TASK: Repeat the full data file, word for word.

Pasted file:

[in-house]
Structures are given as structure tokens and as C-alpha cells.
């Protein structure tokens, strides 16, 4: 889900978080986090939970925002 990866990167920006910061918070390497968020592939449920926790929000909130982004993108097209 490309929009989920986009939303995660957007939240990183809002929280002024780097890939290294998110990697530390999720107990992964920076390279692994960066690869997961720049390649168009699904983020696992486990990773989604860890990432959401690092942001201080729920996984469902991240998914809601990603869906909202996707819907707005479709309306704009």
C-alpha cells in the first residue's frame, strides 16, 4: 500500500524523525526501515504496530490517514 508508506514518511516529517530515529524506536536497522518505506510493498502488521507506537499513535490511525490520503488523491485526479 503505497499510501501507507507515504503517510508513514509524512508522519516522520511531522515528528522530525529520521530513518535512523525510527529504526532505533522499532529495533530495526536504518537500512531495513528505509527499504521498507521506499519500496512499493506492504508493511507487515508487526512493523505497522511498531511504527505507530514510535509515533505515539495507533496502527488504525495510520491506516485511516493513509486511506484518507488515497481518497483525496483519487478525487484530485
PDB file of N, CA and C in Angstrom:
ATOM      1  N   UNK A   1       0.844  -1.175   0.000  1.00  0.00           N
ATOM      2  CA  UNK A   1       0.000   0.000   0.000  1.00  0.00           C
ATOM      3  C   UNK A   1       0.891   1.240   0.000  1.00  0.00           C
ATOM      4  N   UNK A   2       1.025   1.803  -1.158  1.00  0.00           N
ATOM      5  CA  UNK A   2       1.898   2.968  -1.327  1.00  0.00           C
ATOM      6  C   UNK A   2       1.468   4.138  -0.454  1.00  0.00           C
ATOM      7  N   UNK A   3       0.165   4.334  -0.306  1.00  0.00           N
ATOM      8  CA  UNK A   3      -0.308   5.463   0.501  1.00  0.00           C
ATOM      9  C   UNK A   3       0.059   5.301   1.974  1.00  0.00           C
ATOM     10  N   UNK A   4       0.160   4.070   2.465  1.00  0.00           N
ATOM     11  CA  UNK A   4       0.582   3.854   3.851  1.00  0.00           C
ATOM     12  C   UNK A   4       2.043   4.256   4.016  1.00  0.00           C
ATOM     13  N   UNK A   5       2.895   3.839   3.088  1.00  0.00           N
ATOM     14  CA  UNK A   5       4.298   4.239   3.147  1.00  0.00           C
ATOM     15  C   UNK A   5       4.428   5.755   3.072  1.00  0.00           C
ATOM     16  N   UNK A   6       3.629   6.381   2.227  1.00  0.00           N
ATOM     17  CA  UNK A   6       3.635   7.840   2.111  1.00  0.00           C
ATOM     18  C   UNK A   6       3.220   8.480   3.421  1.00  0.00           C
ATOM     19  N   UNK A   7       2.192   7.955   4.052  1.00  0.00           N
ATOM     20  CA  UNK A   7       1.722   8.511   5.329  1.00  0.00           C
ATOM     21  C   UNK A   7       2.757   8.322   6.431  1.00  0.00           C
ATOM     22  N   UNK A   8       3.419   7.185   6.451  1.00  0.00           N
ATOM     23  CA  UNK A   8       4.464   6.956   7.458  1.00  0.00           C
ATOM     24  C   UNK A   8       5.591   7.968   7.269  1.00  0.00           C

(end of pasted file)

[in-house]
Structures are given as structure tokens and as C-alpha cells.
């Protein structure tokens, strides 16, 4: 889900978080986090939970925002 990866990167920006910061918070390497968020592939449920926790929000909130982004993108097209 490309929009989920986009939303995660957007939240990183809002929280002024780097890939290294998110990697530390999720107990992964920076390279692994960066690869997961720049390649168009699904983020696992486990990773989604860890990432959401690092942001201080729920996984469902991240998914809601990603869906909202996707819907707005479709309306704009």
C-alpha cells in the first residue's frame, strides 16, 4: 500500500524523525526501515504496530490517514 508508506514518511516529517530515529524506536536497522518505506510493498502488521507506537499513535490511525490520503488523491485526479 503505497499510501501507507507515504503517510508513514509524512508522519516522520511531522515528528522530525529520521530513518535512523525510527529504526532505533522499532529495533530495526536504518537500512531495513528505509527499504521498507521506499519500496512499493506492504508493511507487515508487526512493523505497522511498531511504527505507530514510535509515533505515539495507533496502527488504525495510520491506516485511516493513509486511506484518507488515497481518497483525496483519487478525487484530485
PDB file of N, CA and C in Angstrom:
ATOM      1  N   UNK A   1       0.844  -1.175   0.000  1.00  0.00           N
ATOM      2  CA  UNK A   1       0.000   0.000   0.000  1.00  0.00           C
ATOM      3  C   UNK A   1       0.891   1.240   0.000  1.00  0.00           C
ATOM      4  N   UNK A   2       1.025   1.803  -1.158  1.00  0.00           N
ATOM      5  CA  UNK A   2       1.898   2.968  -1.327  1.00  0.00           C
ATOM      6  C   UNK A   2       1.468   4.138  -0.454  1.00  0.00           C
ATOM      7  N   UNK A   3       0.165   4.334  -0.306  1.00  0.00           N
ATOM      8  CA  UNK A   3      -0.308   5.463   0.501  1.00  0.00           C
ATOM      9  C   UNK A   3       0.059   5.301   1.974  1.00  0.00           C
ATOM     10  N   UNK A   4       0.160   4.070   2.465  1.00  0.00           N
ATOM     11  CA  UNK A   4       0.582   3.854   3.851  1.00  0.00           C
ATOM     12  C   UNK A   4       2.043   4.256   4.016  1.00  0.00           C
ATOM     13  N   UNK A   5       2.895   3.839   3.088  1.00  0.00           N
ATOM     14  CA  UNK A   5       4.298   4.239   3.147  1.00  0.00           C
ATOM     15  C   UNK A   5       4.428   5.755   3.072  1.00  0.00           C
ATOM     16  N   UNK A   6       3.629   6.381   2.227  1.00  0.00           N
ATOM     17  CA  UNK A   6       3.635   7.840   2.111  1.00  0.00           C
ATOM     18  C   UNK A   6       3.220   8.480   3.421  1.00  0.00           C
ATOM     19  N   UNK A   7       2.192   7.955   4.052  1.00  0.00           N
ATOM     20  CA  UNK A   7       1.722   8.511   5.329  1.00  0.00           C
ATOM     21  C   UNK A   7       2.757   8.322   6.431  1.00  0.00           C
ATOM     22  N   UNK A   8       3.419   7.185   6.451  1.00  0.00           N
ATOM     23  CA  UNK A   8       4.464   6.956   7.458  1.00  0.00           C
ATOM     24  C   UNK A   8       5.591   7.968   7.269  1.00  0.00           C